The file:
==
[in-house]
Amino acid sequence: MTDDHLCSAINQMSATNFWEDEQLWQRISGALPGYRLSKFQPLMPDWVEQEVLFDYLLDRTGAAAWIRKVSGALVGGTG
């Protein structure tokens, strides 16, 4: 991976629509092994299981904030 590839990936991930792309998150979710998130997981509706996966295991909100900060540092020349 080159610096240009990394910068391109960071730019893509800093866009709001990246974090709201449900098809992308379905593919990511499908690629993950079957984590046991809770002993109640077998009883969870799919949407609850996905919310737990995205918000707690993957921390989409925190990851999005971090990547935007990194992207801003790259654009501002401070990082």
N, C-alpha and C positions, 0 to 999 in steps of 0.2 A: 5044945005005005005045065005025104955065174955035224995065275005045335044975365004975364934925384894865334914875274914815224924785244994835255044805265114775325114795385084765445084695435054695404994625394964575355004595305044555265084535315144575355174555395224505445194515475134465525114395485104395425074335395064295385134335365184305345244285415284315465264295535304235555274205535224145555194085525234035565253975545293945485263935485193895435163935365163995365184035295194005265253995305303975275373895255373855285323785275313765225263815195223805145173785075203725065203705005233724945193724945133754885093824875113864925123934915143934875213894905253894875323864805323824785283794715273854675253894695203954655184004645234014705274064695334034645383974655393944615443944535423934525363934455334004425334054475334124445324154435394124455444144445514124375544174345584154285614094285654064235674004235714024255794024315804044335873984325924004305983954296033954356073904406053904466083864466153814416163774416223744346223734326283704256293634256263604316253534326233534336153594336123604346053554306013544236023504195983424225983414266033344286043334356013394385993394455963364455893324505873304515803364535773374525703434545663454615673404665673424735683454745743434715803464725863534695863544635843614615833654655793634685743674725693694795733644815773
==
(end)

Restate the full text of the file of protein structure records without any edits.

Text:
[in-house]
Amino acid sequence: MTDDHLCSAINQMSATNFWEDEQLWQRISGALPGYRLSKFQPLMPDWVEQEVLFDYLLDRTGAAAWIRKVSGALVGGTG
């Protein structure tokens, strides 16, 4: 991976629509092994299981904030 590839990936991930792309998150979710998130997981509706996966295991909100900060540092020349 080159610096240009990394910068391109960071730019893509800093866009709001990246974090709201449900098809992308379905593919990511499908690629993950079957984590046991809770002993109640077998009883969870799919949407609850996905919310737990995205918000707690993957921390989409925190990851999005971090990547935007990194992207801003790259654009501002401070990082």
N, C-alpha and C positions, 0 to 999 in steps of 0.2 A: 5044945005005005005045065005025104955065174955035224995065275005045335044975365004975364934925384894865334914875274914815224924785244994835255044805265114775325114795385084765445084695435054695404994625394964575355004595305044555265084535315144575355174555395224505445194515475134465525114395485104395425074335395064295385134335365184305345244285415284315465264295535304235555274205535224145555194085525234035565253975545293945485263935485193895435163935365163995365184035295194005265253995305303975275373895255373855285323785275313765225263815195223805145173785075203725065203705005233724945193724945133754885093824875113864925123934915143934875213894905253894875323864805323824785283794715273854675253894695203954655184004645234014705274064695334034645383974655393944615443944535423934525363934455334004425334054475334124445324154435394124455444144445514124375544174345584154285614094285654064235674004235714024255794024315804044335873984325924004305983954296033954356073904406053904466083864466153814416163774416223744346223734326283704256293634256263604316253534326233534336153594336123604346053554306013544236023504195983424225983414266033344286043334356013394385993394455963364455893324505873304515803364535773374525703434545663454615673404665673424735683454745743434715803464725863534695863544635843614615833654655793634685743674725693694795733644815773